If the stand-up meeting actually consisted of people saying “You get me X, and I’ll deliver Y to you, on time!”, and managers who were capable and willing to deliver on every X, then we’d meet every deadline ever. In practice, what happens is that programmers say what they need to get their work done, and then managers say “Sorry, no can do” (or they go to management, who tells them this), and then it’s late. Well, no surprise there. We told you what we needed in order to deliver on time, and you didn’t give it to us. I guess Open Floorplan and the old CVS server and saving $150 on a software license is more important to the company than shipping on time. Remember the story about the boy who cried wolf? When you ask workers what they need, and then never give it to them, they’ll stop telling you they need anything. It’s unfortunate, but hardly surprising.

    I’ve worked at a couple places that were enormously successful at shipping software. What’s the one thing they had in common? Management never gave anybody any excuse to fail at anything! You want a private office? Done! You want a better bug tracker? Install it! You want a license for software that will make your job easier? Here’s a company credit card! At the end of the day, stuff got done. We didn’t have stand-ups, but people spontaneously volunteered suggestions of ways to make own their jobs easier, because they knew that these things always got resolved immediately.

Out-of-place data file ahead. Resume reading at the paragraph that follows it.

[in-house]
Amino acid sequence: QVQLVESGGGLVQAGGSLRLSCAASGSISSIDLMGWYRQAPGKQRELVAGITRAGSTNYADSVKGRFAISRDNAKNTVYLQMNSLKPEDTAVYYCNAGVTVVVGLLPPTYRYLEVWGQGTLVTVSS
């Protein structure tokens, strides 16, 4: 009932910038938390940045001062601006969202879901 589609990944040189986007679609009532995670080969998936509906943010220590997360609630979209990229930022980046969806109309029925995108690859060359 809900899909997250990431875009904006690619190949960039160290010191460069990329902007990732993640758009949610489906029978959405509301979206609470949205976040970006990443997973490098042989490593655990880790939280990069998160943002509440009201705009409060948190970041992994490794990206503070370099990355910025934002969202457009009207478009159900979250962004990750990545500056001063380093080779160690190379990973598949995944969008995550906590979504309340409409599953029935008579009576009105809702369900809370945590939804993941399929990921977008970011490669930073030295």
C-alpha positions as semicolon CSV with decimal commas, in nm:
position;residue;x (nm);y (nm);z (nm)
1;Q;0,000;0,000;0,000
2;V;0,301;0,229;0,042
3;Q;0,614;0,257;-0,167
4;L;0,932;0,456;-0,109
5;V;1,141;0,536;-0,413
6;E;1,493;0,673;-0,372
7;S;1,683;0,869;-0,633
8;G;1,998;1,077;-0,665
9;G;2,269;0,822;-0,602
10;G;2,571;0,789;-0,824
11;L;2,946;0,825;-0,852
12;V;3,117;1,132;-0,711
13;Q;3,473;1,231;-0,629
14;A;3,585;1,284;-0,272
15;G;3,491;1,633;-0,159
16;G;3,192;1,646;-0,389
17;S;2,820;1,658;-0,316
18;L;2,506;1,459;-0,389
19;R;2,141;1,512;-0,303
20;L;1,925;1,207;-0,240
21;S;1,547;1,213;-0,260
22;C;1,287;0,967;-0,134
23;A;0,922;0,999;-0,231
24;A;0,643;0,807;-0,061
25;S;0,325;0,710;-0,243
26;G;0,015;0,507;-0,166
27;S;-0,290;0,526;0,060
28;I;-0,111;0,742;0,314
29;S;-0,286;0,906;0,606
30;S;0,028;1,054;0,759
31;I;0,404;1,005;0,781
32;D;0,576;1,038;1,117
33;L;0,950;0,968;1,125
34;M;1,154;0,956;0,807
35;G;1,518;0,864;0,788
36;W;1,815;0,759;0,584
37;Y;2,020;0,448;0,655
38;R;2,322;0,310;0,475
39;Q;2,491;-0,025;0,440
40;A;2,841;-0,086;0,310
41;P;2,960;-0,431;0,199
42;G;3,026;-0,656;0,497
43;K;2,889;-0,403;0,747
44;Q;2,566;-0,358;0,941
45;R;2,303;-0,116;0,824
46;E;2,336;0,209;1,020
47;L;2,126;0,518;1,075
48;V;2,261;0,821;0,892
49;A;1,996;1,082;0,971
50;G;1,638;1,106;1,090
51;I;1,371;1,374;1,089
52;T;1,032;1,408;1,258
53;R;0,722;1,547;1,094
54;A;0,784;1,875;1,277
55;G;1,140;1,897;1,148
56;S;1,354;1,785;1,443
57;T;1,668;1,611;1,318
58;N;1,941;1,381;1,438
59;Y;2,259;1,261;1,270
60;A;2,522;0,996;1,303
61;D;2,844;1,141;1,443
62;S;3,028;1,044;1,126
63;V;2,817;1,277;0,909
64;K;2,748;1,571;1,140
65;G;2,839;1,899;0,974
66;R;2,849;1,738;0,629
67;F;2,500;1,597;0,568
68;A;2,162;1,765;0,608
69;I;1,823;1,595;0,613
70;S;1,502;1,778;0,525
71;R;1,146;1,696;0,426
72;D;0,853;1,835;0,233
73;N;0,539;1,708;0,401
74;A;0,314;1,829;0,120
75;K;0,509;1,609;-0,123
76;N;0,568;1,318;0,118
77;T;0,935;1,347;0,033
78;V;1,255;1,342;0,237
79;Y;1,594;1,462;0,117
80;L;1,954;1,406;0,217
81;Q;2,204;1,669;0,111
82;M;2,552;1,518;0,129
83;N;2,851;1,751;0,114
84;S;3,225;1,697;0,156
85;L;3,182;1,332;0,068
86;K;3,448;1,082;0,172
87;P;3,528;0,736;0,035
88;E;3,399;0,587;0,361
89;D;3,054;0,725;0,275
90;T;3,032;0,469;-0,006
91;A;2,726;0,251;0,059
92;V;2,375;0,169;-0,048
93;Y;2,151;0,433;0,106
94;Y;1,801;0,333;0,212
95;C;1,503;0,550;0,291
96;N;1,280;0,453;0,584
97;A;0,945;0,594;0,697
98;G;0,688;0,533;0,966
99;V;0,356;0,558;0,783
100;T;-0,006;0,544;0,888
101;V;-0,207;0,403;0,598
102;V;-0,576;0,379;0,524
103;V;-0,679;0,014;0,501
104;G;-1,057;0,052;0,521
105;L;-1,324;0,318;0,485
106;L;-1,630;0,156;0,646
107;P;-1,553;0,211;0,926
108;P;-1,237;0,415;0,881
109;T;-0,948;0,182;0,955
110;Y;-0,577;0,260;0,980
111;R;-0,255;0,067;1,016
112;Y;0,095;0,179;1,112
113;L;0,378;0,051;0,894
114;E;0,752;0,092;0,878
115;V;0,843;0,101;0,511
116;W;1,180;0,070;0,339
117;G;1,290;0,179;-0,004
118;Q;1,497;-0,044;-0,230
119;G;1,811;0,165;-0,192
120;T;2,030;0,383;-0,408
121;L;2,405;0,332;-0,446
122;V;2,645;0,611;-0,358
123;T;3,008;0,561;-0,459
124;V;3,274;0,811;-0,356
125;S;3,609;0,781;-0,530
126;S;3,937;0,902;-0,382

“how well we are working together to swarm around backlog items”

    This sounds like you have 10,000 little typos on your website and you need to fix them all. Most software development isn’t like that at all. As Brooks observed (decades ago), it takes longer to redistribute a single large problem to new workers, than it does for the existing person to finish their work.

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  10. Eric T Cat

    My issue with the Scrum is that it is typically the only part of the Agile method instigated by many sites. It rapidly replaces the more useful meetings that predated it, and becomes a daily squabble about nothing in particular, and rapidly becomes loathed by those with a bad back or other ailment, as standing about achieves little other than to make bad backs worse.